pollinator
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25$ for 25 crowns is very expensive, so I see your frustration. They are a west coast company, but Peaceful Valley has several varieties, and all less than 25c/crown, and in bulk (1500) under 12c last I ordered. Somewhere in the East coast must be a decent price for good strawberry plants!

On the growing, I use hugel beds for drainage and a lobger season, and kelp or compost tea sprays for plant vigor and disease resistance. The get top dressings of coffee grounds and a little worm castings. I also nearly bury the crowns every fall in woodchips, and then only the vigorous push through in spring. This is instead of selecting runners myself.  We definitely lose some to disease, but not many.
 
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I'll take some strawberry plants!!! Definitely got a place for them wild ones already abundant and would love to have some "ringers" in the orchestra to up my chances of sizaeble fruit.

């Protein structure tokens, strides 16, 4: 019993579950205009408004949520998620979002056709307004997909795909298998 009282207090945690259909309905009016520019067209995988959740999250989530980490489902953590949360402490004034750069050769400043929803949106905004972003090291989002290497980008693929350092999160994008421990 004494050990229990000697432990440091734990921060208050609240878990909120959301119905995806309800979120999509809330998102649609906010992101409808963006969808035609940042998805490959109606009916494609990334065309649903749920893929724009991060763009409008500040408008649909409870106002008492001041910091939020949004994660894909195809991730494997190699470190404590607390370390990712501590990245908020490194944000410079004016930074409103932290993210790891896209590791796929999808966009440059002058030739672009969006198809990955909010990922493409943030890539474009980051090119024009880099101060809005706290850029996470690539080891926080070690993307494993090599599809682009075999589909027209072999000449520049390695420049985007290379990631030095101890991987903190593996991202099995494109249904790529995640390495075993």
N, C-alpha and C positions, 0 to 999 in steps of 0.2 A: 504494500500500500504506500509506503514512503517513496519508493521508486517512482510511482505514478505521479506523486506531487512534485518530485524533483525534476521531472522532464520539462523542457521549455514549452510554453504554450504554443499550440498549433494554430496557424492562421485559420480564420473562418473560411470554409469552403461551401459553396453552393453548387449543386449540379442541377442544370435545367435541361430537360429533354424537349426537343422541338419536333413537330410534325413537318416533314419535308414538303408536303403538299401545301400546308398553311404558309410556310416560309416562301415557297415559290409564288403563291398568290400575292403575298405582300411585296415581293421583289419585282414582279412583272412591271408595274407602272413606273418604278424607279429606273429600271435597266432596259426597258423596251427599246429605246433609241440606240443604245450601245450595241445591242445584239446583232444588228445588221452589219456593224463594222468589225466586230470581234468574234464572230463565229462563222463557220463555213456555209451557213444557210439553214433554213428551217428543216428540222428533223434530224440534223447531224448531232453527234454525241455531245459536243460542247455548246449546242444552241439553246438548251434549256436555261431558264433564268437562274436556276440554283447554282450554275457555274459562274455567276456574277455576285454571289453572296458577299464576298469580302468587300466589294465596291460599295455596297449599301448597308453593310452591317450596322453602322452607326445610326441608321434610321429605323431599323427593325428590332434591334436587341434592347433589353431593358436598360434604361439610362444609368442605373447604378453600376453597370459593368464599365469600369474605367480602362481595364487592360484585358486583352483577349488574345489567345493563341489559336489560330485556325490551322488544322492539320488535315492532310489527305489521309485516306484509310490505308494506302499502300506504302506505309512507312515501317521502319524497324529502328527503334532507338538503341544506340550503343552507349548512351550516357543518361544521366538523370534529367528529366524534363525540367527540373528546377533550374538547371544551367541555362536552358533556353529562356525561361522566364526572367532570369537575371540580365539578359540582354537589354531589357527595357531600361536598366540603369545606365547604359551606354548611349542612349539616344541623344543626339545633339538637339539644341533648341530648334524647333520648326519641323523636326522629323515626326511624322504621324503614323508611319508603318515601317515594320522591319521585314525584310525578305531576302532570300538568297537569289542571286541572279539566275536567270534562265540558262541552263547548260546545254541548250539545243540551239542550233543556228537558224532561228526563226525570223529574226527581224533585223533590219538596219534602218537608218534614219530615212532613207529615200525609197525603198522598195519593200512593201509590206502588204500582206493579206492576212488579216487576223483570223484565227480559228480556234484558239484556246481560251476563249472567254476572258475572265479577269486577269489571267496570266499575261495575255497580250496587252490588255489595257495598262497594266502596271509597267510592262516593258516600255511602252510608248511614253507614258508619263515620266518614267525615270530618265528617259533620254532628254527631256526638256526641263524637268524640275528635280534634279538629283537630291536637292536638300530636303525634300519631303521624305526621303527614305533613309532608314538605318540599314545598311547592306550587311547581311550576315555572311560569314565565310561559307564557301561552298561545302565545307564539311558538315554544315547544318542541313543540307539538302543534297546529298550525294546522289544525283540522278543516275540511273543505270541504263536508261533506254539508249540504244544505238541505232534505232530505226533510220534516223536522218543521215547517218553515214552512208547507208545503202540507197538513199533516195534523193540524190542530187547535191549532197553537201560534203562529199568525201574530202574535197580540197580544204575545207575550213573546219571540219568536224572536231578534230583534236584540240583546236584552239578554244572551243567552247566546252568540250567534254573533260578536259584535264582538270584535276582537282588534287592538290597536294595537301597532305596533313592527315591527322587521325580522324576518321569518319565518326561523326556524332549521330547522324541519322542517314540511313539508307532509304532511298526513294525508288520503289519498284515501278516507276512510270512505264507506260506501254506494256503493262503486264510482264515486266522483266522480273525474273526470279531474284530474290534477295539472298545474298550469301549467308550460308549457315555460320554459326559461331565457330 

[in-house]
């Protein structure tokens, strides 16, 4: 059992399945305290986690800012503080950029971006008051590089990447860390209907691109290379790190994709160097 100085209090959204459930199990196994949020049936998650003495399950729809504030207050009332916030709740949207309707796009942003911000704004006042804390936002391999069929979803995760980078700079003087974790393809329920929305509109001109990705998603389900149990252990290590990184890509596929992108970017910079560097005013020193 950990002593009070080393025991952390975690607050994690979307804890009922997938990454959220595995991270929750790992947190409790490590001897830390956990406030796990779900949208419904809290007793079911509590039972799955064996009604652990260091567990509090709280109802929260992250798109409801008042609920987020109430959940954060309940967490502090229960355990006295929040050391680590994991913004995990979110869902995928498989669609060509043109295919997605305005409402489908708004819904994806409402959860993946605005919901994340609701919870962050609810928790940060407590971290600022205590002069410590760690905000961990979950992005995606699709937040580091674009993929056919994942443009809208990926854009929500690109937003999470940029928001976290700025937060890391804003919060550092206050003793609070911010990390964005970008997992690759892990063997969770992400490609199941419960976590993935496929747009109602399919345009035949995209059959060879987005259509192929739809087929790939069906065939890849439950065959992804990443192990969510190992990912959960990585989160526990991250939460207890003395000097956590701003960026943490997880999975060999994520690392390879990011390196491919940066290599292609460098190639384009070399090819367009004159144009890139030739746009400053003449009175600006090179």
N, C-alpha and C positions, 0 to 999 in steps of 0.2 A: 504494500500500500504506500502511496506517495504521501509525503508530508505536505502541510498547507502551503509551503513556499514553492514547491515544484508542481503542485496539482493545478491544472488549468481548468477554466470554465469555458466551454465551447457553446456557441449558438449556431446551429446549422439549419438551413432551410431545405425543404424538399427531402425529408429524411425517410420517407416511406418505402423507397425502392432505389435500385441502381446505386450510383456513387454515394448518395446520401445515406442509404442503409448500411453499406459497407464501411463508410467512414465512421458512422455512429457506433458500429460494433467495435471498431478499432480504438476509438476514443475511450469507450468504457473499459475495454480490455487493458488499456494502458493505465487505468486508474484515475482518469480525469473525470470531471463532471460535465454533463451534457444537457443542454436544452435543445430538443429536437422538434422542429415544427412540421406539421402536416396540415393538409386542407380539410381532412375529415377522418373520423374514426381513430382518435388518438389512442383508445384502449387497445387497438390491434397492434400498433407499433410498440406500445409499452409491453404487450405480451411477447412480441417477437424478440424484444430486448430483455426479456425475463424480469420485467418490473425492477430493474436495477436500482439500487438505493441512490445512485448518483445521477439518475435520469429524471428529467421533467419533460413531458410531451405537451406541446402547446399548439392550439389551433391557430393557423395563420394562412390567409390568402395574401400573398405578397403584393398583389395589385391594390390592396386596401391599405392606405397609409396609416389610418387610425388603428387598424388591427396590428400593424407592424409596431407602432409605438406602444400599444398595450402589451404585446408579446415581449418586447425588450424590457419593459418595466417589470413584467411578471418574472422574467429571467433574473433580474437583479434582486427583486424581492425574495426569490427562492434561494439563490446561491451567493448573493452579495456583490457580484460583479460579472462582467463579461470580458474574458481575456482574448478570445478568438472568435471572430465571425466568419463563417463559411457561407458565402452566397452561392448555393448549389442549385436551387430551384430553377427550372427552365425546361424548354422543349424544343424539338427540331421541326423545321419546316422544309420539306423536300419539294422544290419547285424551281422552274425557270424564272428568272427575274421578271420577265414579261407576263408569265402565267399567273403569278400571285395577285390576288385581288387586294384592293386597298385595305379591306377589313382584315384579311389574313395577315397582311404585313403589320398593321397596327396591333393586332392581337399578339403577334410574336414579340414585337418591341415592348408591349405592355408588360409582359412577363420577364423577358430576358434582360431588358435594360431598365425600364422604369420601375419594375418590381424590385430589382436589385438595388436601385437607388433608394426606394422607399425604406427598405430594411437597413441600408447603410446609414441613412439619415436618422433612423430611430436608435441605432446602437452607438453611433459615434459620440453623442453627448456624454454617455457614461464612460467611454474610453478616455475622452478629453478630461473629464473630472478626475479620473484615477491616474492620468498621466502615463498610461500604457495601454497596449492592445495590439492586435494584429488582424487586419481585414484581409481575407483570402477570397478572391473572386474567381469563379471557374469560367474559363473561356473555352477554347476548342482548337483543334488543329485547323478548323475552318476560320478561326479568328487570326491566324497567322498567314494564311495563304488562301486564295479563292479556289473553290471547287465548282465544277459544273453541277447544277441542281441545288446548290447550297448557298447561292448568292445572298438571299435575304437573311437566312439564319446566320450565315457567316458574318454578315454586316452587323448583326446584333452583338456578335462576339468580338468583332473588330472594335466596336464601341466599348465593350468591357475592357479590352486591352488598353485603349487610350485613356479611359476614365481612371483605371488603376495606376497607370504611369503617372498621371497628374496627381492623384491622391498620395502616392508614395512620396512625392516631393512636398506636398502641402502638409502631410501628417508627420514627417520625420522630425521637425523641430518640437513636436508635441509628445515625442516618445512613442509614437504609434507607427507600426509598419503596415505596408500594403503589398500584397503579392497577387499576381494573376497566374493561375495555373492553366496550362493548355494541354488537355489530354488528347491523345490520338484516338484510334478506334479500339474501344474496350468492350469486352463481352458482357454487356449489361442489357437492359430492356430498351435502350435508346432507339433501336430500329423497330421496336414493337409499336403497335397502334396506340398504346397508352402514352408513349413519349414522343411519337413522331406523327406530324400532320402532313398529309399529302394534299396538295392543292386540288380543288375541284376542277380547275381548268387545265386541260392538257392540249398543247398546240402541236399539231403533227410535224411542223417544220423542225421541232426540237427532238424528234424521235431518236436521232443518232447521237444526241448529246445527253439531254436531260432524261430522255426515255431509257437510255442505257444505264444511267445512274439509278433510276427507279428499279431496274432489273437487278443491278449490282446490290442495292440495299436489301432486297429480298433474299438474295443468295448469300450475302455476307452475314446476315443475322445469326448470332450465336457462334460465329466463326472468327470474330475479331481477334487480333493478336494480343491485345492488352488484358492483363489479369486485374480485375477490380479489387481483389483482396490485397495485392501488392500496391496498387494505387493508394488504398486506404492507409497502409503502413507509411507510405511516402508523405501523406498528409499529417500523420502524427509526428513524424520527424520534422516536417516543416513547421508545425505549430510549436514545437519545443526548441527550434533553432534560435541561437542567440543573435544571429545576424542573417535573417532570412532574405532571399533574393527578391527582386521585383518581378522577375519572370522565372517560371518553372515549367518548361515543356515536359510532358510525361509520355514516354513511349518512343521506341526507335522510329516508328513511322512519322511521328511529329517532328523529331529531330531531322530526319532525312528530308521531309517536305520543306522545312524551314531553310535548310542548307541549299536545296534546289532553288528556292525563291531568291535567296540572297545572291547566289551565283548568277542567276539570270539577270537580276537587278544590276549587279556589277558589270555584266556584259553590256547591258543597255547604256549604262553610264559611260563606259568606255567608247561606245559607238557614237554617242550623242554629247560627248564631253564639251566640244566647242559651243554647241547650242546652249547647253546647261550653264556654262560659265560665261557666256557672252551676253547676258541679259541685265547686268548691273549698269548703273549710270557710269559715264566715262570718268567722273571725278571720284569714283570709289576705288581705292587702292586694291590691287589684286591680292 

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Davis Tyler wrote:They produce a decent crop the first year, then a half crop the second year plus some daughter runners, then by the third year they die back and I have to buy new plants again


I think i heard in a yuotube video (maybe Curtis Stone?), that strawberries produce better if they are replanted.
Also saw neigbours happily replanting them and having surplus plants that are destined for compost (or giveaway if you interfere on time  ).

Are there any varieties of strawberries that don't succumb to these viruses?


Key to robustness to viruses ist genetic diversity. Try growing some from seed if viruses are your concern.